When Jo Gemmill moved from England to the United States, she wanted to share her heritage with Americans to ease her homesickness.
Sixteen years ago, she founded the English Rose Tea Room in Carefree, serving scones and crumpets, cottage pie, Ploughman’s lunches and more than 50 loose-leaf teas.
“I lived in Seattle for three years, before we moved to Arizona,” Gemmill says about she and her husband. “My grandfather was a Coldstream Guard at Buckingham Palace. I wanted to replicate some of the things I missed to get over this homesickness. Plus, I couldn’t find a cup of tea. Arizona Ice Tea isn’t my thing.”
Instead, she serves formal afternoon tea, cucumber sandwiches, smoked salmon, scones, and cream imported from Devon, England. An in-house chef creates the pastries, like macarons and Victoria sponge cake.
“If you’ve been to England and love the pubs, we do good home cooking-style pub food like cottage pie and beans on toast,” she says.
Open seven days a week, English Rose Tea Room is Gemmill’s way of spreading news about her home country as well.
“I wanted to keep in touch with what’s going on with the royal family,” she says. “American TV just shows everything political and everything going on with America. I have to read BBC world news on my iPhone.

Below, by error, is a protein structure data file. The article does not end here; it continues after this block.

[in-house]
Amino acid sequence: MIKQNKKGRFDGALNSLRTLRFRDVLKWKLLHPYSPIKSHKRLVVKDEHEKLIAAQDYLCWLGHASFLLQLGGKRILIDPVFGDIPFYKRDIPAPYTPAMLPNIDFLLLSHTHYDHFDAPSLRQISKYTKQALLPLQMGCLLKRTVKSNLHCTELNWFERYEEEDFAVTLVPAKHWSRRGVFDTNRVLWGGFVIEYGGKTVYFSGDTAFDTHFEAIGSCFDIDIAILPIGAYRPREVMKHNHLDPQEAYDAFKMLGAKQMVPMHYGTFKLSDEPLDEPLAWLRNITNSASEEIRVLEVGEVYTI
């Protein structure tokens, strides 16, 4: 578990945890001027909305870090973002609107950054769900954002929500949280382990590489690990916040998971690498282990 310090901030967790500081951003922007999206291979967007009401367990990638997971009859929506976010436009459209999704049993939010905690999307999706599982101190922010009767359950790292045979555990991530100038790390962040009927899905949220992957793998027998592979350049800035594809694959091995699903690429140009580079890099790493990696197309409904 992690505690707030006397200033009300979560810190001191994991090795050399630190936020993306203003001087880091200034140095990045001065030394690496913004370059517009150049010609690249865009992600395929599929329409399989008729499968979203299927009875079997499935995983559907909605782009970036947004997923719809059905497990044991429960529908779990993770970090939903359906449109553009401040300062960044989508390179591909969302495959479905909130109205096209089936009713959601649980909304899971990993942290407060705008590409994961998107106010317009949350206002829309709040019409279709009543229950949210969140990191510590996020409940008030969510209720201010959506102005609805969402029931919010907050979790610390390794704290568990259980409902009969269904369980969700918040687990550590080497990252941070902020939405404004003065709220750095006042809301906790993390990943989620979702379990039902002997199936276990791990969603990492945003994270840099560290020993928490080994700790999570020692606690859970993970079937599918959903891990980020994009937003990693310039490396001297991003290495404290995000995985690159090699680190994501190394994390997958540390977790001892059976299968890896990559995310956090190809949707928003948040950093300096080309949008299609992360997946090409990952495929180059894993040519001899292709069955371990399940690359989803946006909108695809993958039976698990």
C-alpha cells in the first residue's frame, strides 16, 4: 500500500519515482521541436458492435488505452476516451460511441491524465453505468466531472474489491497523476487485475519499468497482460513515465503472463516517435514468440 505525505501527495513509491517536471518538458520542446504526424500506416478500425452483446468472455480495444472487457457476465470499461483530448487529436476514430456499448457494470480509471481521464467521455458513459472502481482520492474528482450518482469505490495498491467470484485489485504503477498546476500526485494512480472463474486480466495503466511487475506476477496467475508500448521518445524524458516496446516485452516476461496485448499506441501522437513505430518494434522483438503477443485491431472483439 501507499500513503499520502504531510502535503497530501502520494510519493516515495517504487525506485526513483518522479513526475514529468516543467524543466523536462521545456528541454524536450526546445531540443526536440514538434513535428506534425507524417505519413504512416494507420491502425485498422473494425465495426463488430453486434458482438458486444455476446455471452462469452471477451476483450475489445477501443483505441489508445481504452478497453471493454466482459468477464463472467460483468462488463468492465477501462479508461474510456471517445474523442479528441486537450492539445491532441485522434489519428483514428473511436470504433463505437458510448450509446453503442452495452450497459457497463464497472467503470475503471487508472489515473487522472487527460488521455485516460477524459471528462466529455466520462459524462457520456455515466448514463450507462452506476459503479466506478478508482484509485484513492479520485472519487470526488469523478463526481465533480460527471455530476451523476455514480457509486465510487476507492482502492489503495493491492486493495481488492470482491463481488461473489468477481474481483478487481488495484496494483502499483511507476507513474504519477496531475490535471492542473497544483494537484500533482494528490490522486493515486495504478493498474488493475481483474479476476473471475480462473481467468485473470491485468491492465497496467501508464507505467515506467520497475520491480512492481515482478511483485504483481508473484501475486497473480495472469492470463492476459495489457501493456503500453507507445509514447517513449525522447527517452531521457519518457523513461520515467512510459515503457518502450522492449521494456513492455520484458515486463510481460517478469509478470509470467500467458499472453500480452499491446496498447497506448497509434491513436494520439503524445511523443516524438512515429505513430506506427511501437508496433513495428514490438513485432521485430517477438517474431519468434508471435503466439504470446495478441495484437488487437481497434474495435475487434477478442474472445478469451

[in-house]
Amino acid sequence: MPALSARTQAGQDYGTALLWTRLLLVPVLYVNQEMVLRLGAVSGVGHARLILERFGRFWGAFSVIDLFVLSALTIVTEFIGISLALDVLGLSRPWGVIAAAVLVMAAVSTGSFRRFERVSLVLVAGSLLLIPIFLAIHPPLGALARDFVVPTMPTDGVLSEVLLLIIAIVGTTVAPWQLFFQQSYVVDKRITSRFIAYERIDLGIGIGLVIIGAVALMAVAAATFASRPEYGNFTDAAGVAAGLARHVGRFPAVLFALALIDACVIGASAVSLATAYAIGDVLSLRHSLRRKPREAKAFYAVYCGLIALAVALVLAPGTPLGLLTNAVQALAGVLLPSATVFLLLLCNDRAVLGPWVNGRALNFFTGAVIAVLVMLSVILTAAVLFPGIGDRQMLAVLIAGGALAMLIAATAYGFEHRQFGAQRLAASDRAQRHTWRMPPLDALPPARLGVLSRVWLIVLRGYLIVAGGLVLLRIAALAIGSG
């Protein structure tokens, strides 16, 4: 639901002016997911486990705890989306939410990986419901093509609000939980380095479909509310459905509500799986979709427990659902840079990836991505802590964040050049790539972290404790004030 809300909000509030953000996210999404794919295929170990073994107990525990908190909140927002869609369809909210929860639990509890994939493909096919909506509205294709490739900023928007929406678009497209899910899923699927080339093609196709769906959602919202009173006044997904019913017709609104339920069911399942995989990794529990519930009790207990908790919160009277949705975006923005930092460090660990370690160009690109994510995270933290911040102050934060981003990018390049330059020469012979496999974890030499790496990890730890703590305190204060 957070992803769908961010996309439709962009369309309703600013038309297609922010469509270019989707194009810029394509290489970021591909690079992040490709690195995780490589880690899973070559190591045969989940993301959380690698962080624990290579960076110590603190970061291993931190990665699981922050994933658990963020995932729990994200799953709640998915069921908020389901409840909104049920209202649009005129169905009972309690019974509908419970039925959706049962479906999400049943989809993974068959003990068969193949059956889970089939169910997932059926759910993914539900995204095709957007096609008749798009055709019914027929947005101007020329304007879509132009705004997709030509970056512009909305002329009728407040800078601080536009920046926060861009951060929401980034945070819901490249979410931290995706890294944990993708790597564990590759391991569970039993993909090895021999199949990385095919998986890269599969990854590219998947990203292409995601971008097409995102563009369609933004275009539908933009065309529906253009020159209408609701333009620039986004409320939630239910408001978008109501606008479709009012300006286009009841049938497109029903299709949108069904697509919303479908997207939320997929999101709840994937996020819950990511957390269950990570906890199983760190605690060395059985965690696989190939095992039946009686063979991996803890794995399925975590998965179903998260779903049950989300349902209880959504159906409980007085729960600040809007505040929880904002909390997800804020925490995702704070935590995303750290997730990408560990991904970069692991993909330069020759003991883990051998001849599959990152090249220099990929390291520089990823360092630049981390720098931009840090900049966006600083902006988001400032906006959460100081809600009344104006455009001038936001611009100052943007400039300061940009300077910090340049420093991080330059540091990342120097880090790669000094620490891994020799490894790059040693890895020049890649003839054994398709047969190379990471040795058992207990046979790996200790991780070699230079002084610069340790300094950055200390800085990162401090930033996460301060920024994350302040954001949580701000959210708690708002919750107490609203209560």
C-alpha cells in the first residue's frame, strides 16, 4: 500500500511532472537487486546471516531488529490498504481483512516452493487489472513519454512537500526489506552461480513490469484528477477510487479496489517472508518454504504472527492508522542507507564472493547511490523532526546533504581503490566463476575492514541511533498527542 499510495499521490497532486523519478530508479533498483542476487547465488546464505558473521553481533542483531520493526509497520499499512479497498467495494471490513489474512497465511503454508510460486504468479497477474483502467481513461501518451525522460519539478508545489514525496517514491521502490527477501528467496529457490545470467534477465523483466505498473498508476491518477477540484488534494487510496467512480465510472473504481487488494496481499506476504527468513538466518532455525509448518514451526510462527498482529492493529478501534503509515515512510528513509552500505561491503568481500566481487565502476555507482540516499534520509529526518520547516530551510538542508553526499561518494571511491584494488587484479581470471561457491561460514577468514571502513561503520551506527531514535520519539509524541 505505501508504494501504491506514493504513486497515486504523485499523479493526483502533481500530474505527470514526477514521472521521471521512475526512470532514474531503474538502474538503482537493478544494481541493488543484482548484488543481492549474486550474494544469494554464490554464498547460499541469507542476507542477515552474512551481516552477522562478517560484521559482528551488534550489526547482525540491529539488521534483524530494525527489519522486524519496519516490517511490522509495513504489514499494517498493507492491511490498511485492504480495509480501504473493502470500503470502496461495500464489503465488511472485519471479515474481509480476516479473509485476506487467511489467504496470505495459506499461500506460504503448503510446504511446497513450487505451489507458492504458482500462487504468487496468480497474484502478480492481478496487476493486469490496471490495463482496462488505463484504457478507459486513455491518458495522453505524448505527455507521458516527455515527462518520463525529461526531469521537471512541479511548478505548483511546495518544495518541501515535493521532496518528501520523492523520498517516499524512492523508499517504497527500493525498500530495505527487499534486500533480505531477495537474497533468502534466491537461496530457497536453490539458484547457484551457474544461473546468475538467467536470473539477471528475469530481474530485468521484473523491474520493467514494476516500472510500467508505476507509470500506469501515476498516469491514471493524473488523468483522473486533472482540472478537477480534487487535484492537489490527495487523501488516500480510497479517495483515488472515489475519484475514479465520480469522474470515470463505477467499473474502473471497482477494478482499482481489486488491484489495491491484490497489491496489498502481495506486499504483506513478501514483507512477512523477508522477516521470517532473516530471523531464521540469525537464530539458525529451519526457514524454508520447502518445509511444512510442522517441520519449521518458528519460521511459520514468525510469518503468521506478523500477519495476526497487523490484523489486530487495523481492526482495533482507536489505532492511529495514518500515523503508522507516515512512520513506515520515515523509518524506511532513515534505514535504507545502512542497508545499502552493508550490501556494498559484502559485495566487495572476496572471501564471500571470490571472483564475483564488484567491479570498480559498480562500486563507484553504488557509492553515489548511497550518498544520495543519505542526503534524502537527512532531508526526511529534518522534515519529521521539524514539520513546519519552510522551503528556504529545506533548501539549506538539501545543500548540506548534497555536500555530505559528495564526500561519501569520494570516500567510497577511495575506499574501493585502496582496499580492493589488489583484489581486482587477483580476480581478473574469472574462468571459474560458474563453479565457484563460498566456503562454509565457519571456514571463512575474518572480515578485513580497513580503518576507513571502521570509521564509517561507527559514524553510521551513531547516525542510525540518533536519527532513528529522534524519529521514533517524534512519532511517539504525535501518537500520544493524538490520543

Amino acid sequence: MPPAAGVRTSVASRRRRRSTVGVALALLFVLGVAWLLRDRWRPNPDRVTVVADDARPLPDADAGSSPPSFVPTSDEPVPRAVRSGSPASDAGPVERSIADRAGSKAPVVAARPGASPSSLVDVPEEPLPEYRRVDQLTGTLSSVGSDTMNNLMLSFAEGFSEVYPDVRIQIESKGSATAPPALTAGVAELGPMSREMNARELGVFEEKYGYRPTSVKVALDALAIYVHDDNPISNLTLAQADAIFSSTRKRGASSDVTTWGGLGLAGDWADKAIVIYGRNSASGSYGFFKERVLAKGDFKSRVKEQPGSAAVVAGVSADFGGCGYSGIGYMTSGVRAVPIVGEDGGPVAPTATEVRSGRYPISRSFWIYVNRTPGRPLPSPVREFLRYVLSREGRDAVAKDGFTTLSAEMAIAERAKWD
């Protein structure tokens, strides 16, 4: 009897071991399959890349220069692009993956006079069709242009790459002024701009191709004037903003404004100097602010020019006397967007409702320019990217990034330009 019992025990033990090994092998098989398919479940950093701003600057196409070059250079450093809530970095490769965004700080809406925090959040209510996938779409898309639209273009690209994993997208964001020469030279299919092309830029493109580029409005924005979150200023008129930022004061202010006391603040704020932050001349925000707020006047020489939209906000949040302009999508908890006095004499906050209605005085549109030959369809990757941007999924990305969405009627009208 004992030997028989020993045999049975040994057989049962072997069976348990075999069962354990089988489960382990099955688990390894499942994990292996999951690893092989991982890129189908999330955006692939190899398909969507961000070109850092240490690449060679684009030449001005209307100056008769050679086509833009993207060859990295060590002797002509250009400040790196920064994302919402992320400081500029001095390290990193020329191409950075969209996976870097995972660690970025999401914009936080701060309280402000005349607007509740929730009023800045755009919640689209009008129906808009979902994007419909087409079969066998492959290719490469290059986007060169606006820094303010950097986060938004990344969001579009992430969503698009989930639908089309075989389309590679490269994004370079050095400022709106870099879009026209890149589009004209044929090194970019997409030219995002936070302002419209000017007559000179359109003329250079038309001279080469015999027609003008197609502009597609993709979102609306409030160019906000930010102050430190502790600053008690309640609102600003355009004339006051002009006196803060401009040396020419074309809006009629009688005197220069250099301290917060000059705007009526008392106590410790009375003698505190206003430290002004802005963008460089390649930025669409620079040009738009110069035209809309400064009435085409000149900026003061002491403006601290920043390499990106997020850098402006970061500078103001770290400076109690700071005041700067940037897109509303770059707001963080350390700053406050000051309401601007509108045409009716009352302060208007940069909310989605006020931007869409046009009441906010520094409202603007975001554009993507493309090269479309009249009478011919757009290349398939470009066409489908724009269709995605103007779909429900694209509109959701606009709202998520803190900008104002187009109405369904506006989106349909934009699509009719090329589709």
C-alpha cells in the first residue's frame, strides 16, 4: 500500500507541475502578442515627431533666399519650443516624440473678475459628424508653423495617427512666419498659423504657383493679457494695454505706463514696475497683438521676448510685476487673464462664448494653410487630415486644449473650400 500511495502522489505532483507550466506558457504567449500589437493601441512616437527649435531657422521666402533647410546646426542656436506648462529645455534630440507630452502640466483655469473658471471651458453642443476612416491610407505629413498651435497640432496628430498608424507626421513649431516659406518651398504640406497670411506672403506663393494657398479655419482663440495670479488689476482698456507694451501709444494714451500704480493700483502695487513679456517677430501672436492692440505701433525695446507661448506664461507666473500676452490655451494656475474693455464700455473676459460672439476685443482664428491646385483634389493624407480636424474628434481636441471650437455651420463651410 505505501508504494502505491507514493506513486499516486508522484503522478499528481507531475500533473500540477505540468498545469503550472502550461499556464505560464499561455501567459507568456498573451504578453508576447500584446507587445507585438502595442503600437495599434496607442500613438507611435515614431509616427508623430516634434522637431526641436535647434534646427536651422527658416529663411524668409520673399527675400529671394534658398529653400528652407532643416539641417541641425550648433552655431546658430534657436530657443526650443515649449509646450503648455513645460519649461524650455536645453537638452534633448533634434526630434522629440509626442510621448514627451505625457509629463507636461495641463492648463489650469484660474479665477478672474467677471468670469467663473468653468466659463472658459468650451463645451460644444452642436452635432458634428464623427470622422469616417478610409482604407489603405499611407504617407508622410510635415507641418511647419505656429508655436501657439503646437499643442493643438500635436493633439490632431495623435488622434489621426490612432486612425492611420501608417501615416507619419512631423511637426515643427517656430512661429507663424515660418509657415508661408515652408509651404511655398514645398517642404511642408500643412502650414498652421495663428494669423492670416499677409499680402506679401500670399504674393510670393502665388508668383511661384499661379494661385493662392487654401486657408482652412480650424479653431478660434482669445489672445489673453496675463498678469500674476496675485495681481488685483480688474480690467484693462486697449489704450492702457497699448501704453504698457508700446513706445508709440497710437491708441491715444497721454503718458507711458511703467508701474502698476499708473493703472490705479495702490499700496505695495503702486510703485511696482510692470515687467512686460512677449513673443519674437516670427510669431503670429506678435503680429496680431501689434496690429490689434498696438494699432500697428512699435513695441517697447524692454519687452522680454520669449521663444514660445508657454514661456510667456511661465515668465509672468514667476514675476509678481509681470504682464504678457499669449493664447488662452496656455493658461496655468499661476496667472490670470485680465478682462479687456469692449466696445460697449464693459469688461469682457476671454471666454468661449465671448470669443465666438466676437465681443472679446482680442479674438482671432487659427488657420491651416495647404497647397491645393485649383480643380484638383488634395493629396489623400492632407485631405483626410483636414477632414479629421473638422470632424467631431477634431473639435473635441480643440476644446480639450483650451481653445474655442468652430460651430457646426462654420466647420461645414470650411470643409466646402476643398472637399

“I figured if I was going to make this an English tea room, there was definitely going to have a connection to the royal family. I have a cardboard cutout of the queen that has been photographed thousands of times.”
So, naturally, Gemmill will celebrate Prince Harry and Megan Markle’s Saturday, May 9, wedding with a party from 10 a.m. to 5 p.m. The $60 ticket price comes with wedding cake, a formal afternoon tea, souvenirs, and British pop and pageantry. Guests should dress as if they were attending the wedding.
“We record the royal wedding and we play it throughout the day,” Gemmill says. “It’s on at 2 a.m. or 3 a.m. Arizona time. They’re getting married early because the football finals are on in the afternoon. Brits are going to want to watch football.
“We want people to get dressed up. We’ll have souvenirs people can buy. It’s one of those moments in history where we’ll remember where we were. I want people to feel like they were at the wedding.”
Gemmill feels she made the right decision in opening English Rose Tea Room.
“It’s so appreciated,” Gemmill says. “I’d like to say it’s reciprocal, and the Brits feel the same way about America. Some do, some don’t. We were allies through a couple wars. We’re like kissing cousins.”
English Rose Tea Room, 201 Easy Street, Suite 103, Carefree, 480.488.4812, carefreetea.com, firstname.lastname@example.org.